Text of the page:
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Queen Margrethe abdication ‘fears’ that kings in two other European countries could quit | Royal | News


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In light of Queen Margrethe’s abdication on January 14, royal experts are wondering if she has broken a taboo, paving the way for similar moves in neighbouring kingdoms such as Sweden and Norway.

Queen Margrethe made the shock announcement on New Year’s Eve 2023, and her move, widely pinned on longstanding health issues, has led many to wondering if a similar surprise is on the cards elsewhere in the region.

Swedish royal expert, Roger Lundgren, told the BBC: “The queen had always been very firm in her position that hers is a position for life… something you do until you die.”

He added: “Had you asked me this question six months ago I would have said never, ever will they abdicate. But the Denmark case shows anything can happen.”

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In 2012, Queen Margrethe famously said: “I will remain on the throne until I drop.” The only other precedent for abdication in Denmark is Erik III who stepped down from the throne in 1146.

The King of Sweden, Carl XVI Gustaf, ascended the throne in September 1973 when he was 27. He has previously indicated he was determined to also remain on the throne until he died.

Once Margarethe steps down, he will become the third current longest-reigning monarch in the world.

Speaking to Swedish outlet, Expressen, in 2014 he said: “Retirement? No, that word doesn’t actually run in our family. At least not historically. It is an old tradition of ours not to retire.”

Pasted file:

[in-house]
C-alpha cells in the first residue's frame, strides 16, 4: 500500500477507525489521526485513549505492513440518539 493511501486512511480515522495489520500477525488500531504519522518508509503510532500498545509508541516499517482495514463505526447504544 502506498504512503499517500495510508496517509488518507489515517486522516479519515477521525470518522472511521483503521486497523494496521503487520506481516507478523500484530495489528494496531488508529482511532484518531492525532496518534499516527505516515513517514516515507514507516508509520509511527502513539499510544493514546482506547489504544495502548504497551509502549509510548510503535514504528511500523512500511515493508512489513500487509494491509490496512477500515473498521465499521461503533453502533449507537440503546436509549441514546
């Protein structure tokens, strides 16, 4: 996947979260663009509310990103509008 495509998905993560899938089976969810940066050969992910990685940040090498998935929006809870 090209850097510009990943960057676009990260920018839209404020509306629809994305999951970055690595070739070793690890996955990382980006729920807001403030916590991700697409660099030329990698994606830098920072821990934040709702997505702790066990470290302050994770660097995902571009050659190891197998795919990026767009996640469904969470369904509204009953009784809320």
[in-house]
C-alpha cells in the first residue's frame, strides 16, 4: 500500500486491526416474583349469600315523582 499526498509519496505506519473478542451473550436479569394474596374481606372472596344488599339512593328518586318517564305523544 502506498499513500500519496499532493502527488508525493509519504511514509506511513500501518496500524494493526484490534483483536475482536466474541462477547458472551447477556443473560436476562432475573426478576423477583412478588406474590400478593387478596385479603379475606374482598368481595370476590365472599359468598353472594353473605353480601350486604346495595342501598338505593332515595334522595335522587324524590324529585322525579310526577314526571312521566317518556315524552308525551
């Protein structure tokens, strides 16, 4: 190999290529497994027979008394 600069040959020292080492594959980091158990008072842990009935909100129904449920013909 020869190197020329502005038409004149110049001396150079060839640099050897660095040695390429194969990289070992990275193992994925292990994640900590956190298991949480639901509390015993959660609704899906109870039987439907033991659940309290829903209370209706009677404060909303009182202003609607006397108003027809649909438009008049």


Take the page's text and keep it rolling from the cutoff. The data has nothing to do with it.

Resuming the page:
However, Swedish royal commentator, Anders Pihlblad, said the Swedish King is often asked about stepping down. He said: “It’s not because Swedish people don’t think he’s doing a good job, but because his daughter, Crown Princess Victoria, is very, very popular.”

Looking to other reigning monarchs in Europe, the King of Norway, Harald V, succeeded to the throne in January 1991. Similarly, Harald told Norwegian media that the oath he took in 1991 is “for life”.

King Harald, 86, has taken sick leave and had to undergo surgery for heart problems and bladder cancer, during which his son Haakon, the Crown Prince of Norway, has stepped in.

The royal correspondent for Norway’s NRK TV, Kristi Marie Skrede said: “Norwegians will support Harald [if he abdicates], but they are very impressed he is still on the throne in spite of all his health issues.”

Approval rates for the Danish and Norwegian regents consistently hover around the 80% mark, while a recent Swedish poll showed that anti-monarchy sentiment was at its lowest in over 20 years.

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